For once in my life, I’m speechless.
“At Mount Holyoke, …social activism is in our DNA,” the college said in a statement. “We have long been committed to access and social justice and to the belief that students of strength and conviction give rise to a better world for all.” Unwoke, beware.
3. Mills College: Another women’s liberal arts college, in Oakland, Calif., Mills had huge financial problems a few years ago but turned things around by streamlining its curriculum and actually cutting tuition by more than 30%, so at around $30,000 a year it’s now a relative bargain among private liberal arts colleges.
But Mills is tiny, with less than 800 students, and with an acceptance rate of 86%, is hardly selective. About half the student body identifies as LGBTQ and some 8% as transgender. Most students are pretty cool with that — it is the Bay Area, after all — but some find the overall woke climate stifling. “The school purports to care about social justice, but for the most part is stuck in the 60s definition of what that means,” one student wrote on Yelp. “Students get singled out for having different views and have to bite their tongues at the fear of being lashed out at.”
“We’re proud of Mills’ historic role in advancing opportunity and equity — so it’s exciting to see our students and community recognized for being aware of, and interested in surmounting, the barriers to equality that remain,” President Elizabeth L. Hillman said in a statement.
4. Oberlin College:This coed liberal arts college near Cleveland, Ohio, which has about 2,800 students, has encountered financial problems, too, but not like Mills. Despite charging almost $57,000 a year, Oberlin is struggling to close a structural deficit, faces a dwindling applicant pool, and has seen its acceptance rate rise over the last couple of years.
But its progressive bona-fides are not in question, illustrated by a disastrous conflict with a local bakery that led to a $44 million legal judgment against the college (since reduced to $25 million). You can read or watch this excellent piece about it by Ted Koppel for CBS Sunday Morning, which also shows how a real journalist reports a story.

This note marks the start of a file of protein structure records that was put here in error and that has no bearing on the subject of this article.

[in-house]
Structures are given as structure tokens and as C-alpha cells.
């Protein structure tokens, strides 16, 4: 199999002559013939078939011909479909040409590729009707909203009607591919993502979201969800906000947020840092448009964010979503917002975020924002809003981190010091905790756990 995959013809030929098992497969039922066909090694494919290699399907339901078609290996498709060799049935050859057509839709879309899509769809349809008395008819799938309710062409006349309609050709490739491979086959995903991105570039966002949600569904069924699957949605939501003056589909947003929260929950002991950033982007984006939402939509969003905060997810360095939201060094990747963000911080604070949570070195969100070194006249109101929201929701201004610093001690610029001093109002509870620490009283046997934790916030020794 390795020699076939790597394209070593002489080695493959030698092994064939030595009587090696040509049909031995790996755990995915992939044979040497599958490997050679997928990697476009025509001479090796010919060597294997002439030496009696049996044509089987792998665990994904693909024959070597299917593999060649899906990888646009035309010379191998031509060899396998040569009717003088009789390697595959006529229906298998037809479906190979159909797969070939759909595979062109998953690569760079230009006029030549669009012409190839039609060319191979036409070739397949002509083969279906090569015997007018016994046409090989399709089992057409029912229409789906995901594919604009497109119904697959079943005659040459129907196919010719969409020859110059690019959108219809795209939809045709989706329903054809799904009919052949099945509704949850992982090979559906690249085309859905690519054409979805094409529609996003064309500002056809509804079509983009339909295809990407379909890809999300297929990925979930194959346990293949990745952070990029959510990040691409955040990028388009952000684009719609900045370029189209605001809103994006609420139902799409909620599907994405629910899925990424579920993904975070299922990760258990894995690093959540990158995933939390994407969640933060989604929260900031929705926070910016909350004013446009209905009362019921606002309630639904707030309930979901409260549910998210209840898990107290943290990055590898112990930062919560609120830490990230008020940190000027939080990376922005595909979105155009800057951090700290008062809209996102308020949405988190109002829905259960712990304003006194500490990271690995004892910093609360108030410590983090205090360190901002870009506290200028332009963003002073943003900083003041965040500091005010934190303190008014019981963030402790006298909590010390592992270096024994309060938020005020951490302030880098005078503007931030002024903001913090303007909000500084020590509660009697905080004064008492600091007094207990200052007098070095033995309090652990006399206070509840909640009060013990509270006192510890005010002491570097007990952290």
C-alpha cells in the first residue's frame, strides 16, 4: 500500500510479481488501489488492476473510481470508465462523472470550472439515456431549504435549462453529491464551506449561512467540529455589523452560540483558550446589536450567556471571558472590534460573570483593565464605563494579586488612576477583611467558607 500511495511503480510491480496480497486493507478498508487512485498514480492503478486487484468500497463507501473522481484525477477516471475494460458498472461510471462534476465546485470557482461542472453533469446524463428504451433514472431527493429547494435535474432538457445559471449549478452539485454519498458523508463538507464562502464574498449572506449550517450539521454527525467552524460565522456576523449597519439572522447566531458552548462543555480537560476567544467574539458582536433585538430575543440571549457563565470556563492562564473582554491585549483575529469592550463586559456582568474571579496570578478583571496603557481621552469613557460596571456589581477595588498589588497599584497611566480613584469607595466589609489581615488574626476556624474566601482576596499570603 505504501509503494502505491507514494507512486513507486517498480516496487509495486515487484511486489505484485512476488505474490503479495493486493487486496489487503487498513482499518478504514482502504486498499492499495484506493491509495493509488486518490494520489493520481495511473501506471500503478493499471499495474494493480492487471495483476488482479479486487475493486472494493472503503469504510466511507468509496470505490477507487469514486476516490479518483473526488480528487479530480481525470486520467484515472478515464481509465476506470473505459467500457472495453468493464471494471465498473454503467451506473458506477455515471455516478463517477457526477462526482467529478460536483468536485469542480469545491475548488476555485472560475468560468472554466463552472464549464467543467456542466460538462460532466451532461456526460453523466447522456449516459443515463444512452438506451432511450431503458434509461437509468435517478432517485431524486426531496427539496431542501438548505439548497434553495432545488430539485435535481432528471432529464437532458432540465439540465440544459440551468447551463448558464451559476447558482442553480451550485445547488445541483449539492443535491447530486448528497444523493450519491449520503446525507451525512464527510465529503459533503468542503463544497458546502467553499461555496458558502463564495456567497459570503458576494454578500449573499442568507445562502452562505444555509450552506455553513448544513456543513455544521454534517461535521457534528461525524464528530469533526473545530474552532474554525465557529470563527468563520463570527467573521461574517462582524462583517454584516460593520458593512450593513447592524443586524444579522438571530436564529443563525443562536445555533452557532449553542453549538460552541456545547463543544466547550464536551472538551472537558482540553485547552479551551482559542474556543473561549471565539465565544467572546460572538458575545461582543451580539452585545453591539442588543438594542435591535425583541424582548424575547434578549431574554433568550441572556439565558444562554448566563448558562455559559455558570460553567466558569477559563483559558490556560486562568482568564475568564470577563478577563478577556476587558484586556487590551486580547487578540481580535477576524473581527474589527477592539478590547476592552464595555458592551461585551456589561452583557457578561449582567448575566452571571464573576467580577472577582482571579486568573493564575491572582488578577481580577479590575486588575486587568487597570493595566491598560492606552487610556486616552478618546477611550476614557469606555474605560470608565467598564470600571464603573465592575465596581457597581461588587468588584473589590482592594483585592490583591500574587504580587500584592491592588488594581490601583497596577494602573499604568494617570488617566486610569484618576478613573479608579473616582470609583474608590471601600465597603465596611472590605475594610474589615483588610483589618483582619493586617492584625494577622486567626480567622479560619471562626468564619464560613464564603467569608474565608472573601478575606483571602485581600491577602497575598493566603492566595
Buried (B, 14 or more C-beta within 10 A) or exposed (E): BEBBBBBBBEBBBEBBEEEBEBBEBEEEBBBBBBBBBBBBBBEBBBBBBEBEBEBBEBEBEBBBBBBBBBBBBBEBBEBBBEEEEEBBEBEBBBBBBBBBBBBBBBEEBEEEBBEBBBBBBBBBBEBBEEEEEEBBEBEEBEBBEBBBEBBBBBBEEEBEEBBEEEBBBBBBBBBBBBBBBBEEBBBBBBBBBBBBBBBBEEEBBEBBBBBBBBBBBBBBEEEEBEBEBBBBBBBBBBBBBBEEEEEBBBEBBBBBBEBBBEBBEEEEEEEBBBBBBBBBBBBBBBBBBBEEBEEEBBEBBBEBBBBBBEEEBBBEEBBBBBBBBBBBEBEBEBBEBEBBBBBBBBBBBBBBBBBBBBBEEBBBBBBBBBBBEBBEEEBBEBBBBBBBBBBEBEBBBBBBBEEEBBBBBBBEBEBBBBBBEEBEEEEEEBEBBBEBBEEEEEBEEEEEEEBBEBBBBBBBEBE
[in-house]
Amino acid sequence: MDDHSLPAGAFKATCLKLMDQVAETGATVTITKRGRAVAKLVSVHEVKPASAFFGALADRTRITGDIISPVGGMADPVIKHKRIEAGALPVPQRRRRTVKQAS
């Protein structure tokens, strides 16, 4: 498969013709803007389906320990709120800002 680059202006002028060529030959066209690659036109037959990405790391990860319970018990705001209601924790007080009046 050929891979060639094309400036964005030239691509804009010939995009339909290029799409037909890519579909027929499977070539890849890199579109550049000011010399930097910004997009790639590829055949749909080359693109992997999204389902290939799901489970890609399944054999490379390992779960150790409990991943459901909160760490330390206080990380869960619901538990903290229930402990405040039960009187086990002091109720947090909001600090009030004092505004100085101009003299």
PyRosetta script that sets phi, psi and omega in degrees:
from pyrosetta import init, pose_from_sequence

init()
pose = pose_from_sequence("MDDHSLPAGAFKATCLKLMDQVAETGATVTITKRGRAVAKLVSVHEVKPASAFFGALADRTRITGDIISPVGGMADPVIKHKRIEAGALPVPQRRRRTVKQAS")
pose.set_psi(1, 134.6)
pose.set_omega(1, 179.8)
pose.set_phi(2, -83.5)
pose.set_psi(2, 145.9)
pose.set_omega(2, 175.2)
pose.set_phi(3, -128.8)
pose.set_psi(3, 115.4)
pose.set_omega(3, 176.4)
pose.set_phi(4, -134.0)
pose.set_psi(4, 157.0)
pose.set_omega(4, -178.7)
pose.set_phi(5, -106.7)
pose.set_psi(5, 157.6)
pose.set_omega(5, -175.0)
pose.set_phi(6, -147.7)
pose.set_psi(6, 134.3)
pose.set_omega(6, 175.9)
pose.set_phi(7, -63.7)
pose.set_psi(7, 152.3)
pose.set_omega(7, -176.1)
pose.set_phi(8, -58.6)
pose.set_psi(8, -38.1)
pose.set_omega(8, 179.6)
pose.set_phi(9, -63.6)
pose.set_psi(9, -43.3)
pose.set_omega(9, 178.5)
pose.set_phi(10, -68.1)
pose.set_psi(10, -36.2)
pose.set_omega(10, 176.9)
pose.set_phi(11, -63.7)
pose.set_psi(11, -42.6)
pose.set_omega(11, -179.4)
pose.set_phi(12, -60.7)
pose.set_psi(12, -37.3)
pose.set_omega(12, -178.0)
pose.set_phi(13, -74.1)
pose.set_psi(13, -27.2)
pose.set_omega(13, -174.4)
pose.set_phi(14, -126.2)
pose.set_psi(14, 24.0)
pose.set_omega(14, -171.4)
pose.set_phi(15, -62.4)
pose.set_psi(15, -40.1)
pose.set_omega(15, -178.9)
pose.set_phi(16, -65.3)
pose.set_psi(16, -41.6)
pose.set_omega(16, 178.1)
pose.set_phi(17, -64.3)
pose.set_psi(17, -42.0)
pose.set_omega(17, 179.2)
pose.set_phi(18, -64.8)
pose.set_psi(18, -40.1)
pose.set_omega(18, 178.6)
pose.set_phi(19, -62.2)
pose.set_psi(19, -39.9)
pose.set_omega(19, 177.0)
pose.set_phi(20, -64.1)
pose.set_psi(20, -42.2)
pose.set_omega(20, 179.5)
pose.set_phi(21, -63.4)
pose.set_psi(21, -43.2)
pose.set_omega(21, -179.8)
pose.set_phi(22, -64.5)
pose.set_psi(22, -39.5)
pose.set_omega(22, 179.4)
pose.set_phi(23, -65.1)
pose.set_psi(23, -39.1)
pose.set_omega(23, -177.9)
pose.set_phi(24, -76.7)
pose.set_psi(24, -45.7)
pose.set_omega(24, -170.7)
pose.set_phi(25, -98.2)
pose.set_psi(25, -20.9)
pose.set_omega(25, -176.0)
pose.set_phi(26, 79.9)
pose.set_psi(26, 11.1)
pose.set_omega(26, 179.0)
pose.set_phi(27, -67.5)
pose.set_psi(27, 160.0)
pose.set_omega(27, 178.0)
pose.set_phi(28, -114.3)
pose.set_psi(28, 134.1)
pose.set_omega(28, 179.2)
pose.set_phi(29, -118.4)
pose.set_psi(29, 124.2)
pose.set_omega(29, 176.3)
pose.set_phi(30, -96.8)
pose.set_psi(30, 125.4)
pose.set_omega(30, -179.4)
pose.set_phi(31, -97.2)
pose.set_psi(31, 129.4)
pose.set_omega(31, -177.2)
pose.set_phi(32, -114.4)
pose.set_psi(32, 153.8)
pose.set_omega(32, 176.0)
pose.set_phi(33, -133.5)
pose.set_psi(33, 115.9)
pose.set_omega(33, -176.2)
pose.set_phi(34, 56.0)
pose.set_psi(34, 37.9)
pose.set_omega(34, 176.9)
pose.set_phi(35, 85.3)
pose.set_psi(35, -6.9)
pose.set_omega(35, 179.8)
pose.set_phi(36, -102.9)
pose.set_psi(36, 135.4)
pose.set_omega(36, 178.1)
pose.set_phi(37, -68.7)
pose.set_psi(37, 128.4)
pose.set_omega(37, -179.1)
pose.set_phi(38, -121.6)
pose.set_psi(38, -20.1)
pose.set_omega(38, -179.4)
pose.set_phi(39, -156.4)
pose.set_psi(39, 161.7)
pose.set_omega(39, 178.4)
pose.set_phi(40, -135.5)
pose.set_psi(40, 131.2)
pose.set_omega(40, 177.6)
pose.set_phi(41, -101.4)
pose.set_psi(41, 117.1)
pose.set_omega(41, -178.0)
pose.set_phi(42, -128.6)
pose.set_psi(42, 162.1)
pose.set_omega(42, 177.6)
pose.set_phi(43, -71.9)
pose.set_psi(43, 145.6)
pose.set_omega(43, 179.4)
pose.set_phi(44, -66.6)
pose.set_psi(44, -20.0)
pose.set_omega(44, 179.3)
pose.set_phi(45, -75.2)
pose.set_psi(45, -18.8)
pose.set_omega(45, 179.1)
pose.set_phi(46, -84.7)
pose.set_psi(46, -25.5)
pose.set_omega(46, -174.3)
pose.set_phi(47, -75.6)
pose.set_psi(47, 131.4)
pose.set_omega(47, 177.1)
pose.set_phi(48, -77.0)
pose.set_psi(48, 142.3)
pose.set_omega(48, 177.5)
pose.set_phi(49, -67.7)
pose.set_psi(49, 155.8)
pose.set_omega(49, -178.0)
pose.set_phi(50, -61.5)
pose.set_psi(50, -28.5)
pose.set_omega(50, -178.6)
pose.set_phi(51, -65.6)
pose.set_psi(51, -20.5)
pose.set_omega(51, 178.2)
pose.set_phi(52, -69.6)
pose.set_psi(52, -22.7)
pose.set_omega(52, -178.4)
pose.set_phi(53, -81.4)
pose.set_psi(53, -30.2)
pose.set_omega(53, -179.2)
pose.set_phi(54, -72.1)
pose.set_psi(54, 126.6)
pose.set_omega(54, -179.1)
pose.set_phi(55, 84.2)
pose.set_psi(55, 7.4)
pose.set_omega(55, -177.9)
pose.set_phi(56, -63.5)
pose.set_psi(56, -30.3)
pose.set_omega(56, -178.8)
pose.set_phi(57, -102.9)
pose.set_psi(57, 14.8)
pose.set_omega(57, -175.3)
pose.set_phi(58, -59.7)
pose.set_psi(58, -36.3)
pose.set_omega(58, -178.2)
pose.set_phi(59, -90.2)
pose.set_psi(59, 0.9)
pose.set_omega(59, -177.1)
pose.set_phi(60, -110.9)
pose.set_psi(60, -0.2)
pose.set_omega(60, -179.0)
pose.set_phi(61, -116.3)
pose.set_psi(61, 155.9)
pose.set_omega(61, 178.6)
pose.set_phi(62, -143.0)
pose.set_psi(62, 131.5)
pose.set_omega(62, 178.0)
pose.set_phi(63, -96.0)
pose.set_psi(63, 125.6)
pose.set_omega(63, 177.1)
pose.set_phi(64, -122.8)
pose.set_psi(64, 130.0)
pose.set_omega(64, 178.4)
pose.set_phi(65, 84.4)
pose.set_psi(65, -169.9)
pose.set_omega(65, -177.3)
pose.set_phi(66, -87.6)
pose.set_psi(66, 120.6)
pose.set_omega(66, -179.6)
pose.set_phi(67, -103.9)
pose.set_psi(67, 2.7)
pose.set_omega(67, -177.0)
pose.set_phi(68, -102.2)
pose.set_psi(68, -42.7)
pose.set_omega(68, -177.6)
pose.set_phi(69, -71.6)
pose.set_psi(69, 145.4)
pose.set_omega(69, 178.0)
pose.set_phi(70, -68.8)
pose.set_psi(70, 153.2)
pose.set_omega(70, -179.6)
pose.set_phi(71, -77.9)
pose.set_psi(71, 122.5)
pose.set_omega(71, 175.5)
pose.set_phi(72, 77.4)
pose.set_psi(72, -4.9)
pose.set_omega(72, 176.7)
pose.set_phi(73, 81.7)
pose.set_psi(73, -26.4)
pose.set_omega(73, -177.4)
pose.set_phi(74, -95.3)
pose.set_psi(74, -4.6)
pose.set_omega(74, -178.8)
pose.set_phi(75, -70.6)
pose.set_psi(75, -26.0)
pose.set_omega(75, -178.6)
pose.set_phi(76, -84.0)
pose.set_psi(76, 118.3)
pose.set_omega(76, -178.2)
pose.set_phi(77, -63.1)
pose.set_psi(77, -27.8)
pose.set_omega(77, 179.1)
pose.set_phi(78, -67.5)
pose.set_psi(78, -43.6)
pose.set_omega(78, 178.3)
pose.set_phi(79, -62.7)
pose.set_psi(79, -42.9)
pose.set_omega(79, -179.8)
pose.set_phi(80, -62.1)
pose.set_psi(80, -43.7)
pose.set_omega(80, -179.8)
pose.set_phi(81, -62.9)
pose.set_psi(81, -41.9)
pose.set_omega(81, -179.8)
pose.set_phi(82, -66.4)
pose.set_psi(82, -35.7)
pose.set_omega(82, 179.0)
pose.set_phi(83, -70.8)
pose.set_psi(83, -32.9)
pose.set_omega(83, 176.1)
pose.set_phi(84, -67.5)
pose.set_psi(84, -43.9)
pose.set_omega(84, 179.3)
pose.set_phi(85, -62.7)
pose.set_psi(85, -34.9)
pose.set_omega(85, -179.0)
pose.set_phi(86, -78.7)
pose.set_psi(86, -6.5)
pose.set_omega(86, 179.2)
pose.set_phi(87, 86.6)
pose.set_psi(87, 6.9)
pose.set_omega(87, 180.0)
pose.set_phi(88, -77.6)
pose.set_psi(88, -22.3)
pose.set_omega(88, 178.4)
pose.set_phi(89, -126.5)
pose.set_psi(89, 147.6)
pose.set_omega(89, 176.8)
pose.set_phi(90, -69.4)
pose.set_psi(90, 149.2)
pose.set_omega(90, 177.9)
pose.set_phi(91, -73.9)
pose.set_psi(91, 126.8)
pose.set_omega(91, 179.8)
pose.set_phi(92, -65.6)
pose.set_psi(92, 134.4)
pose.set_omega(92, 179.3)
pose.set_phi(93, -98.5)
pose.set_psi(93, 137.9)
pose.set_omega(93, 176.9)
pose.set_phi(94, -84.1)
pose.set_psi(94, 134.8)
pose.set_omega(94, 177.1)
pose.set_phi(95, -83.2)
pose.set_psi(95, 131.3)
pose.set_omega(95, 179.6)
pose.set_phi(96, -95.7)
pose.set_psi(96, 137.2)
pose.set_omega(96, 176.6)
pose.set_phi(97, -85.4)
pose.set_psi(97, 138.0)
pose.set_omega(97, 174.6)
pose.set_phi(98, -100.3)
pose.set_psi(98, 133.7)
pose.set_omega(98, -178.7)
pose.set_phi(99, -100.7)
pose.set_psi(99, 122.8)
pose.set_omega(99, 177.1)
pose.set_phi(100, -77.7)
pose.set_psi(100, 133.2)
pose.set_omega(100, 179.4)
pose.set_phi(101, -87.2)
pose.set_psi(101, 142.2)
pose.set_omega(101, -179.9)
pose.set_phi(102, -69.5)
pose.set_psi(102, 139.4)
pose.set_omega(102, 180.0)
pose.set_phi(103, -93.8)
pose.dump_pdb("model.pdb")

In November 2016, the bakery owner’s son caught an underage black Oberlin student with two wine bottles under his shirt, chased him outside, and got into an altercation with two other black Oberlin students. The police arrested all three students, who later pleaded guilty to misdemeanors, and Oberlin, enabled by zealous administrators, erupted in fury. They blasted the bakery for “a history of racial profiling and racial discrimination” and essentially boycotted a store that had done business with the college for decades.
The store’s owners said business had dropped by 50%, but the school refused to exonerate them of racism. So, they sued. “It had taken generations to build this reputation for us,” bakery owner David Gibson told Koppel. “And in just one day, we lost it.”
Oberlin has appealed the judgment, but its reputation, too, has been savaged. The college declined to comment.
To most of us, wokeness seems more than a little crazy, but in this case it hurt real people in the real world. Fanaticism always exacts its price, and the more power it has, the greater that price is. But this is not just a problem of these four colleges; it’s pervasive on American campuses. Applicants should know what they’re getting into, and parents and donors should demand real freedom of expression or vote with their dollars.
Howard R. Gold is a MarketWatch columnist. Follow him on Twitter @howardrgold. He attended a liberal college, Swarthmore, in the pre-woke days.